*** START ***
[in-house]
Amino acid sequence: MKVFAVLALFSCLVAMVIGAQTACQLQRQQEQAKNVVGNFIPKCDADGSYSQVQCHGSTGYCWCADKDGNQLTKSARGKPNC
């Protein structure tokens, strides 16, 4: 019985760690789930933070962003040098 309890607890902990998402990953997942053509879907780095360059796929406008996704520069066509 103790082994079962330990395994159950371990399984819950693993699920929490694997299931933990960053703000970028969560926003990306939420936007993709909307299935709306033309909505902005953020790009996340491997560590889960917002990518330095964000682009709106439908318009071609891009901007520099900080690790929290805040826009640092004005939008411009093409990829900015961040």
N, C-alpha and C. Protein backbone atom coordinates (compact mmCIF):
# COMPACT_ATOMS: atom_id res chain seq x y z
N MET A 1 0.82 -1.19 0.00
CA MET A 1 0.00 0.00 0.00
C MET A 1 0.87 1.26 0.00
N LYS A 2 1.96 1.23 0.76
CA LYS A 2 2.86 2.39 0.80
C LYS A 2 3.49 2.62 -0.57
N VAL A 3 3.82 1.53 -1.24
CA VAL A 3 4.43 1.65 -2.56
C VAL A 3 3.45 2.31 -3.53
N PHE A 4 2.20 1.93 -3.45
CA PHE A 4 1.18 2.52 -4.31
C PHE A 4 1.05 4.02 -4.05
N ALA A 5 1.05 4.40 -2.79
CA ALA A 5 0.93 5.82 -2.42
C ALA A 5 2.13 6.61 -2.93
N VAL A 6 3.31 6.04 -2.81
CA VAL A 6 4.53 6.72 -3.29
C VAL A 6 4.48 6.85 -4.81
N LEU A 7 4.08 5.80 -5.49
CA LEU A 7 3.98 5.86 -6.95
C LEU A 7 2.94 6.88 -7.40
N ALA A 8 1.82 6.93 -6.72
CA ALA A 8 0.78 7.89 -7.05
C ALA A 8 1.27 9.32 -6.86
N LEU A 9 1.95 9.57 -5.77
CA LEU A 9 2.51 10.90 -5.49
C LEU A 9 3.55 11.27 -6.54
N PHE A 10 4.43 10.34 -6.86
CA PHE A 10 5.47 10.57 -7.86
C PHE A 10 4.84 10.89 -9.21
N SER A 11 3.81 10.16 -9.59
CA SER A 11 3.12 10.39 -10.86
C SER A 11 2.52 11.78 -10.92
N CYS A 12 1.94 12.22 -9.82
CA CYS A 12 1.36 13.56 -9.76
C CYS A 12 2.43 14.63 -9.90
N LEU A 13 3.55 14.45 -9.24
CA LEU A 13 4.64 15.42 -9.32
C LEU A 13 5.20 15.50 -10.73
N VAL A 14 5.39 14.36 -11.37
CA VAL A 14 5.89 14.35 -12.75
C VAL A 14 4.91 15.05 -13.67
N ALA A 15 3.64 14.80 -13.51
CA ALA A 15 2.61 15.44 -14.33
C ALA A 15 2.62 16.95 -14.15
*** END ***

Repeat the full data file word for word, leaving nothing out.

[in-house]
Amino acid sequence: MKVFAVLALFSCLVAMVIGAQTACQLQRQQEQAKNVVGNFIPKCDADGSYSQVQCHGSTGYCWCADKDGNQLTKSARGKPNC
């Protein structure tokens, strides 16, 4: 019985760690789930933070962003040098 309890607890902990998402990953997942053509879907780095360059796929406008996704520069066509 103790082994079962330990395994159950371990399984819950693993699920929490694997299931933990960053703000970028969560926003990306939420936007993709909307299935709306033309909505902005953020790009996340491997560590889960917002990518330095964000682009709106439908318009071609891009901007520099900080690790929290805040826009640092004005939008411009093409990829900015961040």
N, C-alpha and C. Protein backbone atom coordinates (compact mmCIF):
# COMPACT_ATOMS: atom_id res chain seq x y z
N MET A 1 0.82 -1.19 0.00
CA MET A 1 0.00 0.00 0.00
C MET A 1 0.87 1.26 0.00
N LYS A 2 1.96 1.23 0.76
CA LYS A 2 2.86 2.39 0.80
C LYS A 2 3.49 2.62 -0.57
N VAL A 3 3.82 1.53 -1.24
CA VAL A 3 4.43 1.65 -2.56
C VAL A 3 3.45 2.31 -3.53
N PHE A 4 2.20 1.93 -3.45
CA PHE A 4 1.18 2.52 -4.31
C PHE A 4 1.05 4.02 -4.05
N ALA A 5 1.05 4.40 -2.79
CA ALA A 5 0.93 5.82 -2.42
C ALA A 5 2.13 6.61 -2.93
N VAL A 6 3.31 6.04 -2.81
CA VAL A 6 4.53 6.72 -3.29
C VAL A 6 4.48 6.85 -4.81
N LEU A 7 4.08 5.80 -5.49
CA LEU A 7 3.98 5.86 -6.95
C LEU A 7 2.94 6.88 -7.40
N ALA A 8 1.82 6.93 -6.72
CA ALA A 8 0.78 7.89 -7.05
C ALA A 8 1.27 9.32 -6.86
N LEU A 9 1.95 9.57 -5.77
CA LEU A 9 2.51 10.90 -5.49
C LEU A 9 3.55 11.27 -6.54
N PHE A 10 4.43 10.34 -6.86
CA PHE A 10 5.47 10.57 -7.86
C PHE A 10 4.84 10.89 -9.21
N SER A 11 3.81 10.16 -9.59
CA SER A 11 3.12 10.39 -10.86
C SER A 11 2.52 11.78 -10.92
N CYS A 12 1.94 12.22 -9.82
CA CYS A 12 1.36 13.56 -9.76
C CYS A 12 2.43 14.63 -9.90
N LEU A 13 3.55 14.45 -9.24
CA LEU A 13 4.64 15.42 -9.32
C LEU A 13 5.20 15.50 -10.73
N VAL A 14 5.39 14.36 -11.37
CA VAL A 14 5.89 14.35 -12.75
C VAL A 14 4.91 15.05 -13.67
N ALA A 15 3.64 14.80 -13.51
CA ALA A 15 2.61 15.44 -14.33
C ALA A 15 2.62 16.95 -14.15